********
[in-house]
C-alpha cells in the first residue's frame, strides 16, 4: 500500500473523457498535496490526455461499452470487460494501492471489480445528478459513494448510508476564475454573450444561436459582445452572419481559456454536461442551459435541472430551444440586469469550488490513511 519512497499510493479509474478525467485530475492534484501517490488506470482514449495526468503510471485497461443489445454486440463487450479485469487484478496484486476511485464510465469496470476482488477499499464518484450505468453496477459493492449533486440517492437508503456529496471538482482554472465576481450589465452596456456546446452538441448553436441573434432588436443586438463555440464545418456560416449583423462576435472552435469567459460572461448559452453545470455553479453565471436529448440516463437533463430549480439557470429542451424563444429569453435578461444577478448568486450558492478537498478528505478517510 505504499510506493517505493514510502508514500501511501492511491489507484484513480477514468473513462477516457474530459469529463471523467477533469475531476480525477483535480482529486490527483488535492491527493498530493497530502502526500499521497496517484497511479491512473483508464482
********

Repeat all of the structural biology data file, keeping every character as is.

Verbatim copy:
[in-house]
C-alpha cells in the first residue's frame, strides 16, 4: 500500500473523457498535496490526455461499452470487460494501492471489480445528478459513494448510508476564475454573450444561436459582445452572419481559456454536461442551459435541472430551444440586469469550488490513511 519512497499510493479509474478525467485530475492534484501517490488506470482514449495526468503510471485497461443489445454486440463487450479485469487484478496484486476511485464510465469496470476482488477499499464518484450505468453496477459493492449533486440517492437508503456529496471538482482554472465576481450589465452596456456546446452538441448553436441573434432588436443586438463555440464545418456560416449583423462576435472552435469567459460572461448559452453545470455553479453565471436529448440516463437533463430549480439557470429542451424563444429569453435578461444577478448568486450558492478537498478528505478517510 505504499510506493517505493514510502508514500501511501492511491489507484484513480477514468473513462477516457474530459469529463471523467477533469475531476480525477483535480482529486490527483488535492491527493498530493497530502502526500499521497496517484497511479491512473483508464482